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The climb had been a stiff one. The day was very hot, ...
Melville's exciting sea-tale relates the adventures of ...
In The Gulf Stream
The appearance of the first fragments of gulf-weed ca...
In the evening I started, ... down the road I had tra...
The Wreck Of The Grosvenor
The story of the wreck of the Grosvenor is supposed to ...
An old sailor sat on the Constitution's forecastle, w...
Adventures Of Captain Woodward And Five Seamen In The Island Of Celebes
In the year 1791, Woodward sailed from Boston in the ...
Jim Hawkins, the boy hero of Stevenson's tale, had sailed with a party
of adventuresome gentlemen on the ship Hispaniola, to find the pirate
gold which, as they had private proof, lay buried on Treasure Island.
Unfortunately, the crew was largely composed of ruffians, who had
themselves been pirates, and who also knew of the buried treasure. On
reaching the island, these fellows mutinied and tried to kill brave
Captain Smollett and the party of gold-seekers. As their only means of
safety the latter went ashore and entrenched themselves in a stockade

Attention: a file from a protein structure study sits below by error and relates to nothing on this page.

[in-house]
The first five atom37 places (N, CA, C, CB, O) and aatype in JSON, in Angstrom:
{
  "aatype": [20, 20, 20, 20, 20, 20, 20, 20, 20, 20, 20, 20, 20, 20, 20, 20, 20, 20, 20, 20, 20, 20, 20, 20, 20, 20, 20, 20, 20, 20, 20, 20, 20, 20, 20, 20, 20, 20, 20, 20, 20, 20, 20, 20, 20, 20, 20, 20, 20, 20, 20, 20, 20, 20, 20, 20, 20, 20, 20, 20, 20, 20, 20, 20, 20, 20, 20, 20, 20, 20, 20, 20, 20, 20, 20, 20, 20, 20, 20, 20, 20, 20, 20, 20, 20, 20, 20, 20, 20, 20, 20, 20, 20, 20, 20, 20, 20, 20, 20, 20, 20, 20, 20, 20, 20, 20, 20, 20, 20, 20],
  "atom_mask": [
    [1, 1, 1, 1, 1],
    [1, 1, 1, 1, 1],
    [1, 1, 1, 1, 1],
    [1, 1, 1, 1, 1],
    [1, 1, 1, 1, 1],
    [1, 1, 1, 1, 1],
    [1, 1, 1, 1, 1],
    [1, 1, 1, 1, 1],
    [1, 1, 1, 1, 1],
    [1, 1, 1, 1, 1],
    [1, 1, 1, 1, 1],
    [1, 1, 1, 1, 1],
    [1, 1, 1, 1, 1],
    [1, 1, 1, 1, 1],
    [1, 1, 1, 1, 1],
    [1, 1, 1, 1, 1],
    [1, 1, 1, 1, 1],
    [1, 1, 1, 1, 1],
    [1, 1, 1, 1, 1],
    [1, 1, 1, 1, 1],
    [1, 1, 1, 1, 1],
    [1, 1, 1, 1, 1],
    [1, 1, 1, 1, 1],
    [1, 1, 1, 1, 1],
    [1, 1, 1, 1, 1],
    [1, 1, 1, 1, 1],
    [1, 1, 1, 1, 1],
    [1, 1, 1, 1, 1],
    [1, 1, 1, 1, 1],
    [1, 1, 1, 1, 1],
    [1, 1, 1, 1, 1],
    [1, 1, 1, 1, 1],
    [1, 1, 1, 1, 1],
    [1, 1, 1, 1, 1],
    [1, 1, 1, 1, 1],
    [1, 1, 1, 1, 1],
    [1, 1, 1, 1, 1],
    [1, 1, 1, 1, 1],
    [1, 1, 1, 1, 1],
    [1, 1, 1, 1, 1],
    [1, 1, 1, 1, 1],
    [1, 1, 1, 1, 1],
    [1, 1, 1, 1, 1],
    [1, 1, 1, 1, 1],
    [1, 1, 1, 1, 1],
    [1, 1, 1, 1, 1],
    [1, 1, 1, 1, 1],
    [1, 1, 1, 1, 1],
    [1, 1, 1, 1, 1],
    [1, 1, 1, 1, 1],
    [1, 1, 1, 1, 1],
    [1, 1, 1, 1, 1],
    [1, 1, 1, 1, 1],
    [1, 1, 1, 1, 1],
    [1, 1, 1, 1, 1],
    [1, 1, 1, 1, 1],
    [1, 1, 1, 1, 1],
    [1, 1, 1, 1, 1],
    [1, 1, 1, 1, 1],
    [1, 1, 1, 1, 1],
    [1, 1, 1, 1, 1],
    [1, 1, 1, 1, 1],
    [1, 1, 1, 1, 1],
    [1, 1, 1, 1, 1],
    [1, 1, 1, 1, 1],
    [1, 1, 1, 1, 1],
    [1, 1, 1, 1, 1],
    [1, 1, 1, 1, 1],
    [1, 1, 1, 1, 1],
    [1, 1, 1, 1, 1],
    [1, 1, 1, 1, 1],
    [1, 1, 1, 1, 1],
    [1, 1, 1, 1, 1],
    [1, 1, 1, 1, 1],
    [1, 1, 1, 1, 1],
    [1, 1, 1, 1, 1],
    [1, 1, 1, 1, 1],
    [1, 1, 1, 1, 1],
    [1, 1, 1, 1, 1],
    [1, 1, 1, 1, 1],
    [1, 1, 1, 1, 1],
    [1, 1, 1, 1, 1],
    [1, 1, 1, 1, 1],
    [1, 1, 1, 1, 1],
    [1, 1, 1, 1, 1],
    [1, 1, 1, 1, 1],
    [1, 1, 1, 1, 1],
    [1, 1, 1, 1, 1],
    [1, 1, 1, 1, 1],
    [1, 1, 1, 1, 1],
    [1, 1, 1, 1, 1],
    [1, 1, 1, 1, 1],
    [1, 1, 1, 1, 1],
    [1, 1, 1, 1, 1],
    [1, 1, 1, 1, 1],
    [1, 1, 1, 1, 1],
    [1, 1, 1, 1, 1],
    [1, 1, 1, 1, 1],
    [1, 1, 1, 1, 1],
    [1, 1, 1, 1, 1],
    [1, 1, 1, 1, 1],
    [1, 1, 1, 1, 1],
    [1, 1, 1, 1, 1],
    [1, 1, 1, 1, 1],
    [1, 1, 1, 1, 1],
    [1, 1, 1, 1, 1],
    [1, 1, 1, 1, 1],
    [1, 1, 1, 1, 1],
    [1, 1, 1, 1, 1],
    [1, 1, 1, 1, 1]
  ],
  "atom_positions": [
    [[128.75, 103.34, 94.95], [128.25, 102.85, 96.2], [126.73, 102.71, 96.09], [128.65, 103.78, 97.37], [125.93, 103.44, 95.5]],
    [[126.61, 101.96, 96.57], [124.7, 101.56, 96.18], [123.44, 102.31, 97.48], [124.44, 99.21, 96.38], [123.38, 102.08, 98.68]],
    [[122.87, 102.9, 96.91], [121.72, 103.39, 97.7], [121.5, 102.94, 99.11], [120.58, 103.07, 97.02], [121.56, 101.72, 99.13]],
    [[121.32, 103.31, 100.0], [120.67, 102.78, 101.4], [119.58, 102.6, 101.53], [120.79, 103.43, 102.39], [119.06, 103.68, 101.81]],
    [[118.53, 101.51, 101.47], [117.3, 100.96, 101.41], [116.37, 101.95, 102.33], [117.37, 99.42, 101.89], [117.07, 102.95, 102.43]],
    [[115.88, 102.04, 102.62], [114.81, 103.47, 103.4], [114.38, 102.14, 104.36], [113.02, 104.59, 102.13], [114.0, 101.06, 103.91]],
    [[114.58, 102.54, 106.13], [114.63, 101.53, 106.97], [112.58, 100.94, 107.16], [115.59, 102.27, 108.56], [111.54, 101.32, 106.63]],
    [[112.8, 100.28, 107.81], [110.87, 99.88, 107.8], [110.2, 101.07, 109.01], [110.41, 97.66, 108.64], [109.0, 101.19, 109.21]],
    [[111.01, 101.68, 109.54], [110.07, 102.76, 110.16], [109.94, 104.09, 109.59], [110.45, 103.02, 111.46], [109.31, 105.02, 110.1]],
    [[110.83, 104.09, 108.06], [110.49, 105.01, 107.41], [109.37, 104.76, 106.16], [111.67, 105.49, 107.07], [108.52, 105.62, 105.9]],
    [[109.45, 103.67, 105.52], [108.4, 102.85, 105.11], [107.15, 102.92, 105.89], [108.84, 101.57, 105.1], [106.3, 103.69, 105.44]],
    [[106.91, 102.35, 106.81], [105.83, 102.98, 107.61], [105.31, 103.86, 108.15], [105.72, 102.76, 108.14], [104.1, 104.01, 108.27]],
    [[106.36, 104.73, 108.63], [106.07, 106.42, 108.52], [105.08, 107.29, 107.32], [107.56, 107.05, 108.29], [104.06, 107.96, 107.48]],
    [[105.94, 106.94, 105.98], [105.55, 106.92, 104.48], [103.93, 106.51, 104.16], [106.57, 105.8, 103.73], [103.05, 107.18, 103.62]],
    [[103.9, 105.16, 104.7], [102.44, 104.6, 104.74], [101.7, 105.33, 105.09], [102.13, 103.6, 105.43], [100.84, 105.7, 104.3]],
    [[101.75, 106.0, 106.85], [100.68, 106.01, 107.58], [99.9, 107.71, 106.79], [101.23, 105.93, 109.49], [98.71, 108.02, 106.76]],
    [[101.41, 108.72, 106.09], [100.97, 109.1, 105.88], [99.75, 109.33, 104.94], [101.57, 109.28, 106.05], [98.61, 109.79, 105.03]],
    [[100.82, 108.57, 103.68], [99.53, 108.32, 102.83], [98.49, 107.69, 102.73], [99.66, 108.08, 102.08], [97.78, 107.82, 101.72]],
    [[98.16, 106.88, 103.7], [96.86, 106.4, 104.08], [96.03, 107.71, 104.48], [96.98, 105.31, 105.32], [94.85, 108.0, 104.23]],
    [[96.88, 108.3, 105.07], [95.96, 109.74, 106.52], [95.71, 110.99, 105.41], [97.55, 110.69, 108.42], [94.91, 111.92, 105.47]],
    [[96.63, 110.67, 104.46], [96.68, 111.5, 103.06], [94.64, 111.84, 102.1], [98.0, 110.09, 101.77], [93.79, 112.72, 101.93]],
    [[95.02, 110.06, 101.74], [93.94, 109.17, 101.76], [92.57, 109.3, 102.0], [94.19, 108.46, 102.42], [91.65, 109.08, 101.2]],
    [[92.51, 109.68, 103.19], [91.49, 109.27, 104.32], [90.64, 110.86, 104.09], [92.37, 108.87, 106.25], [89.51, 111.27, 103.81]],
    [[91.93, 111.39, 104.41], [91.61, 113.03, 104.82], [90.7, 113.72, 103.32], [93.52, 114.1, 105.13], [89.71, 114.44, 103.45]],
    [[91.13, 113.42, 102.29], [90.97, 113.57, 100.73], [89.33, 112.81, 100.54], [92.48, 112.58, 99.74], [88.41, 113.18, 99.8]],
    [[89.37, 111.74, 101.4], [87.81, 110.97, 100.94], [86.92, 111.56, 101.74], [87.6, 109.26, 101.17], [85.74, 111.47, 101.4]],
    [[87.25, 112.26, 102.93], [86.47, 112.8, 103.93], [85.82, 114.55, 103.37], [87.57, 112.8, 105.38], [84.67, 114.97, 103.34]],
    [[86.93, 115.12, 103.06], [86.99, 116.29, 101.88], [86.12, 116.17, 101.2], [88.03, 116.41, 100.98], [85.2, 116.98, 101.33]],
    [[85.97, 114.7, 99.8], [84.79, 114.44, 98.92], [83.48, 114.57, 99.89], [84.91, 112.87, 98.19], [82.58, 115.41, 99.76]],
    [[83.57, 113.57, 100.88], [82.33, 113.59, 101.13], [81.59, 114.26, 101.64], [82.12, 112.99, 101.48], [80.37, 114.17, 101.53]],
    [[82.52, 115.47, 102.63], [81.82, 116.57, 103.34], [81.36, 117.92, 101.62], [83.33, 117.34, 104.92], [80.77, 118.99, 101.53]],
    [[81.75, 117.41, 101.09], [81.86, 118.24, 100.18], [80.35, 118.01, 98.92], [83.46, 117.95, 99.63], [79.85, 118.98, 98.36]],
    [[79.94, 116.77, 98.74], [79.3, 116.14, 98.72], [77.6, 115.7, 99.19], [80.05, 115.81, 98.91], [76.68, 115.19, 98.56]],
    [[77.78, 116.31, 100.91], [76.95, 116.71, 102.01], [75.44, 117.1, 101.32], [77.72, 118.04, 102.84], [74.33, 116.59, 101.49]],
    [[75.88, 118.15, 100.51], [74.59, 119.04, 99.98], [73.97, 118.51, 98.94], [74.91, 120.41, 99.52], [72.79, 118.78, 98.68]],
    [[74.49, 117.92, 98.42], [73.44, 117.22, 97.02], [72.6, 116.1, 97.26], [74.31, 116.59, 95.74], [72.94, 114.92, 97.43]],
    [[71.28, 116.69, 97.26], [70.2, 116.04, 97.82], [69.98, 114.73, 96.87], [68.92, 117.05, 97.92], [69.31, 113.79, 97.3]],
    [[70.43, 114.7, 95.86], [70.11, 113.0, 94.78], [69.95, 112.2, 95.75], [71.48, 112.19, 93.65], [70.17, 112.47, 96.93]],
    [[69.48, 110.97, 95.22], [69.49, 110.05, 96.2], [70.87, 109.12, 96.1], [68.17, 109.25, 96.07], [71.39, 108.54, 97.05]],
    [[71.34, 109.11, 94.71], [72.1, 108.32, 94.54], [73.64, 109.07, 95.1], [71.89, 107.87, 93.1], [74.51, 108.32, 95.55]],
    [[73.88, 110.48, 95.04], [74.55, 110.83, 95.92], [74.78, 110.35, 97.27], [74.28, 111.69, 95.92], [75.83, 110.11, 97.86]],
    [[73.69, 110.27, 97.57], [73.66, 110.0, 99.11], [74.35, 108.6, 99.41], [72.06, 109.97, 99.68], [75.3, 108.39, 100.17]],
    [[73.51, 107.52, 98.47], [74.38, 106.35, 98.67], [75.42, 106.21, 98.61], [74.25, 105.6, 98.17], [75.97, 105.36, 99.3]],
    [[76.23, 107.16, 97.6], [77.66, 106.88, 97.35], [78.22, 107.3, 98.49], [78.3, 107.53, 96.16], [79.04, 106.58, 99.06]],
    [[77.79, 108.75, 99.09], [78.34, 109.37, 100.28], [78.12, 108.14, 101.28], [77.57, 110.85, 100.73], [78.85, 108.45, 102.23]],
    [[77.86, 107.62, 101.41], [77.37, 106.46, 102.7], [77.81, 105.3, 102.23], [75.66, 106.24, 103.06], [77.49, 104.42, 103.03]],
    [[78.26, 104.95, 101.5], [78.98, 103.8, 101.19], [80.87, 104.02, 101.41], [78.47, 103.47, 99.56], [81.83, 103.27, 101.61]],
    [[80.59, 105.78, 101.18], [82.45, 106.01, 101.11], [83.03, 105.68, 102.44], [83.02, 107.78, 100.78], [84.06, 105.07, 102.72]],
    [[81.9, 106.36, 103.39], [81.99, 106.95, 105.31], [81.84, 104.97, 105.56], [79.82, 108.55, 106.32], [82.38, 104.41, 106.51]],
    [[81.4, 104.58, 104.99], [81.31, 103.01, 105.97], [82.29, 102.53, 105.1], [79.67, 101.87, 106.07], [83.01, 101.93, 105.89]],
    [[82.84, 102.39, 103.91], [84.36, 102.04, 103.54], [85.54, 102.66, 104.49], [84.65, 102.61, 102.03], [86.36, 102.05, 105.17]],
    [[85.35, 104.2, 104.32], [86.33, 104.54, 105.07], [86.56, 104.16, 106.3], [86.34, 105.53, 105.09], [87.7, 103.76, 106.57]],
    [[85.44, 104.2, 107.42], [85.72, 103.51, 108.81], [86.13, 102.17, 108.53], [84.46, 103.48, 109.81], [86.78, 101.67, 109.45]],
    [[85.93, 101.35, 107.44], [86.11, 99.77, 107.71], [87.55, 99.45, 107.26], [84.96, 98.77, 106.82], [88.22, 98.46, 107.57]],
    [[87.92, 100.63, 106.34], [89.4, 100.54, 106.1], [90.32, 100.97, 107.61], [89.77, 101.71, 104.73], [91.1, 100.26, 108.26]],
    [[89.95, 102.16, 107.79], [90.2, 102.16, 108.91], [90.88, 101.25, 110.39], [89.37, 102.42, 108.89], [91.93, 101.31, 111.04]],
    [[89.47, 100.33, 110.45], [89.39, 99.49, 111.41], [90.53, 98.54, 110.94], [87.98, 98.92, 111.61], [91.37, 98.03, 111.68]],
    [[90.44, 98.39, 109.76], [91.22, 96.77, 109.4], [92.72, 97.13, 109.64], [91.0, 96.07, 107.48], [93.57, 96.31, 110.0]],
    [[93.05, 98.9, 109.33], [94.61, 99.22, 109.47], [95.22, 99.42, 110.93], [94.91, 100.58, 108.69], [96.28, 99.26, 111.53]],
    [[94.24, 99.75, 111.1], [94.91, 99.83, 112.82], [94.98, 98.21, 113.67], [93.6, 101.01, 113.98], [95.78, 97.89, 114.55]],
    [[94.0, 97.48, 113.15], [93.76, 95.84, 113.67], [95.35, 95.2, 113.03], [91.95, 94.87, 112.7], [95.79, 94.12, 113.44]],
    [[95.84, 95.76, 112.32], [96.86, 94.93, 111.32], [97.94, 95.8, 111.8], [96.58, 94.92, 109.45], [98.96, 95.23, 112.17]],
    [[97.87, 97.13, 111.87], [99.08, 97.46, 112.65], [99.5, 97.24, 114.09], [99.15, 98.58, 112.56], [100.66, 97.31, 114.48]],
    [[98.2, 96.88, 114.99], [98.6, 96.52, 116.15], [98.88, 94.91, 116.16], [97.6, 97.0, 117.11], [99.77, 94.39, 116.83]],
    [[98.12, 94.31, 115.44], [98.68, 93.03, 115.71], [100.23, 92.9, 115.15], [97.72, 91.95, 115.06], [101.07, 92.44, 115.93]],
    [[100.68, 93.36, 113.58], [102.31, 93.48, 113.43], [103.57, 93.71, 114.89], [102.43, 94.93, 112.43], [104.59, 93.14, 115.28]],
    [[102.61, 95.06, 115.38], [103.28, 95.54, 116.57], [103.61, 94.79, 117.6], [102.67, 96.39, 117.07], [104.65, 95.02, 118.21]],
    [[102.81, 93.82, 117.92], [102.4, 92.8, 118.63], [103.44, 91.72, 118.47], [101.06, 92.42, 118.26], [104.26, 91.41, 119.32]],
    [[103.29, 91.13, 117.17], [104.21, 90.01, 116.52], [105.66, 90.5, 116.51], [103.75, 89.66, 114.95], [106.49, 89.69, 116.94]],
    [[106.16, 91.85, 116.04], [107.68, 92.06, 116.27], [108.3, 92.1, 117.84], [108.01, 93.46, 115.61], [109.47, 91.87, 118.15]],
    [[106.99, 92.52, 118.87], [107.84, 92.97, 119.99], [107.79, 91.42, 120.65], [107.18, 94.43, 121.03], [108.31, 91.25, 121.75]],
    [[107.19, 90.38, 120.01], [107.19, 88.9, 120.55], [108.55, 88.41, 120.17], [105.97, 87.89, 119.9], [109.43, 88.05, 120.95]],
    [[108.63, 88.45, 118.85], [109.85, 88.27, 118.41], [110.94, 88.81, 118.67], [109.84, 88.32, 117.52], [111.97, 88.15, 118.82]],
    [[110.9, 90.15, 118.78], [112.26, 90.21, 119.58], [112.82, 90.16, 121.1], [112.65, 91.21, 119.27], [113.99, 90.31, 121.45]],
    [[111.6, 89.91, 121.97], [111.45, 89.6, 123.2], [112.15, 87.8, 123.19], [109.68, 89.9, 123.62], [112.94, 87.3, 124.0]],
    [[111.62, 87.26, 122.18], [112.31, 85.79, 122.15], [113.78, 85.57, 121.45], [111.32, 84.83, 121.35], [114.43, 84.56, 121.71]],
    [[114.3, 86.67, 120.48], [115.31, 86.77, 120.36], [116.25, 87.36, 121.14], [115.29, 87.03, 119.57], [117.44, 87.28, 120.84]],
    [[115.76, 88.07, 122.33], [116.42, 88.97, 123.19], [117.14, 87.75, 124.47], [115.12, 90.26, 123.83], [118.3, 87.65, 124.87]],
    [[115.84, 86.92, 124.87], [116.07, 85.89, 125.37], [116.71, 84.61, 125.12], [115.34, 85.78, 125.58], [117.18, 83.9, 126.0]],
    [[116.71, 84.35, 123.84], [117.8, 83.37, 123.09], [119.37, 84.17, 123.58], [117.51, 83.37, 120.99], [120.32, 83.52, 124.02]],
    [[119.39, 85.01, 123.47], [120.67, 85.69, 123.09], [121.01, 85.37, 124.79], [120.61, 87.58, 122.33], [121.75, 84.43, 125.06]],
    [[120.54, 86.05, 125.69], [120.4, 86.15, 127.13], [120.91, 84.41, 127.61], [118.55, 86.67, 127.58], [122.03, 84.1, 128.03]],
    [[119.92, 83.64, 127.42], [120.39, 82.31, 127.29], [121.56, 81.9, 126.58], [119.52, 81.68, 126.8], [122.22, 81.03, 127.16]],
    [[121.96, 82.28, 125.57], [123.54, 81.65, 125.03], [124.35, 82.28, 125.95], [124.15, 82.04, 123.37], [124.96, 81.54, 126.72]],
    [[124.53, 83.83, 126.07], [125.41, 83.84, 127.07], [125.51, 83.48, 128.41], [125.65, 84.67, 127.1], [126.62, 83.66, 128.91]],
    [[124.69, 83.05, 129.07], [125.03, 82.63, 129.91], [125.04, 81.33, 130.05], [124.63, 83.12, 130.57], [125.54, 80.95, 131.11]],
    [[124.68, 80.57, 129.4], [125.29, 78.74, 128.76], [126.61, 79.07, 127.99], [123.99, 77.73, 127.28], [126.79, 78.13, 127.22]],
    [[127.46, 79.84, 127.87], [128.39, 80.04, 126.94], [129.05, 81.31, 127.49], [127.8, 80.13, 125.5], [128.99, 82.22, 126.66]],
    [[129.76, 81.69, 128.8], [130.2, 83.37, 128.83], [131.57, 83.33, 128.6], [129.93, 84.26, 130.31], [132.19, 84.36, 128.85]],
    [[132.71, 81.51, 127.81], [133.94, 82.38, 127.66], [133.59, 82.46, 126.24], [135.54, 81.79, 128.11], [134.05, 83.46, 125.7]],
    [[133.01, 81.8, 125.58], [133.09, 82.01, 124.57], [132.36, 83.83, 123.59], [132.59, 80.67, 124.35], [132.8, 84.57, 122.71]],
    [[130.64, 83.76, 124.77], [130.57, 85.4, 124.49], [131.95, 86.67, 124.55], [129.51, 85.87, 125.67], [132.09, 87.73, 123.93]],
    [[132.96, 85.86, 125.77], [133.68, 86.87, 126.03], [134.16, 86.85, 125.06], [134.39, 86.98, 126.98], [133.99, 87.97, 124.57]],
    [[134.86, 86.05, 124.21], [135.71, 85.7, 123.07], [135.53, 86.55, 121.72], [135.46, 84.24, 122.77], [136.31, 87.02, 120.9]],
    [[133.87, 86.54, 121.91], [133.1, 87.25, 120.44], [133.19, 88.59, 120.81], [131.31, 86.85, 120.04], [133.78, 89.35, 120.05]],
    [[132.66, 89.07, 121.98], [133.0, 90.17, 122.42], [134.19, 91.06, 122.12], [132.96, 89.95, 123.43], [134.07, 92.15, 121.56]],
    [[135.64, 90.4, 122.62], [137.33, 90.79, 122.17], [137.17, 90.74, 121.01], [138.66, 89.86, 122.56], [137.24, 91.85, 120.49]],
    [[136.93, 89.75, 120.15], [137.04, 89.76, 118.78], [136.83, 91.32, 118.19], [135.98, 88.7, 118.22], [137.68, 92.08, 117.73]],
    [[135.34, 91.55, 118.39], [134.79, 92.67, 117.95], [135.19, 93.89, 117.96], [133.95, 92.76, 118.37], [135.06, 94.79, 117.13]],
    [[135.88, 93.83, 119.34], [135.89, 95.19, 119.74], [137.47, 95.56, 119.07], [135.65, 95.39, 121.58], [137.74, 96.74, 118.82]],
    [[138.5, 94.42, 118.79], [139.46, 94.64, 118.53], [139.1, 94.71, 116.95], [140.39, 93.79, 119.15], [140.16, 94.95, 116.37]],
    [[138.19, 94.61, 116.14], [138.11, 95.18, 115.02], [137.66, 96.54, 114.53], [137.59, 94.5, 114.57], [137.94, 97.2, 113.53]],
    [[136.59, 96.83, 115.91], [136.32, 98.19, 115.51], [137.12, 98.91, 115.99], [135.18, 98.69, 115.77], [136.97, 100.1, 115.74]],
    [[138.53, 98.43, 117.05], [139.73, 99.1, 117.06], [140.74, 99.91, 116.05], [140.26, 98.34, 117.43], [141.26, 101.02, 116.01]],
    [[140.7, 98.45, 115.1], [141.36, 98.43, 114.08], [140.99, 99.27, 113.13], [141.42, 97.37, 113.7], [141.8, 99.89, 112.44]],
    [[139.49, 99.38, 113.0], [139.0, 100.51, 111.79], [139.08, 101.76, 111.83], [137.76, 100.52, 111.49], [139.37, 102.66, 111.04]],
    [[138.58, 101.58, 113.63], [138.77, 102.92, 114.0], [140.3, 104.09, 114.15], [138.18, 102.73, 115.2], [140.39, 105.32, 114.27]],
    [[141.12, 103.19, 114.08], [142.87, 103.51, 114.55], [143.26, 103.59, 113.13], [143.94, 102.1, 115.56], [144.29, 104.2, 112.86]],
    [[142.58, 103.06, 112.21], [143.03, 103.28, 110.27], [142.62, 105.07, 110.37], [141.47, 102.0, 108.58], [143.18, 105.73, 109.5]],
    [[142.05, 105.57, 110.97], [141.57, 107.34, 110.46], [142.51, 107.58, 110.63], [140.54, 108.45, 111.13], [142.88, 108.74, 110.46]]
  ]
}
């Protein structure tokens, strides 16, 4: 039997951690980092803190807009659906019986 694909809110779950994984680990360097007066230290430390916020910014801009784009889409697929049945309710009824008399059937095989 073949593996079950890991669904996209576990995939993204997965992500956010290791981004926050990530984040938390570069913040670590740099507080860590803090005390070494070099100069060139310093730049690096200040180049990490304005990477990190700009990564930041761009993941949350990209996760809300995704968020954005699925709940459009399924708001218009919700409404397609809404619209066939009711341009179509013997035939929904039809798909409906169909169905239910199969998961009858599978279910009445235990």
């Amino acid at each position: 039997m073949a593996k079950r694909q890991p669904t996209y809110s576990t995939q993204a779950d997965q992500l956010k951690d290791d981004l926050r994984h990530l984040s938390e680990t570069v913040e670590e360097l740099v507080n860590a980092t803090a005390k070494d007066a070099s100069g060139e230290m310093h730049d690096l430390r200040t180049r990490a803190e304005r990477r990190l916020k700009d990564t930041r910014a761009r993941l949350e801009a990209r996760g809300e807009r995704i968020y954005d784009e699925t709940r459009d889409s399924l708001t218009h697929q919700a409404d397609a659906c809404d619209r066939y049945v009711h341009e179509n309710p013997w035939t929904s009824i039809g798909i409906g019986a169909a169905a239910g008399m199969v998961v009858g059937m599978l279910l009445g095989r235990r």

which former visitors had built there; while the Hispaniola, anchored
in the harbor, fell into the hands of the pirates, who promptly
hoisted the black flag. One foggy night Jim, who was an adventurous
and inquisitive lad, secretly stole out from the stockade and found
hidden in a cove a tiny home-made boat, clumsy and queer. This boat
was "buoyant and clever in a sea-way, but the most cross-grained,
lopsided craft to manage. Turning round and round was the manoeuvre she
was best at." However, he managed to paddle out to the Hispaniola,
intending to cut her moorings. With some difficulty he accomplished
this design, but immediately a change of wind and current seized both
ship and coracle, and sent them spinning out through the narrows
towards open sea. Expecting to be dashed in pieces on some bar or in
the raging breakers, Jim lay down helpless, and overcome by weariness
and anxiety fell asleep. "The Cruise of the Coracle" begins at this
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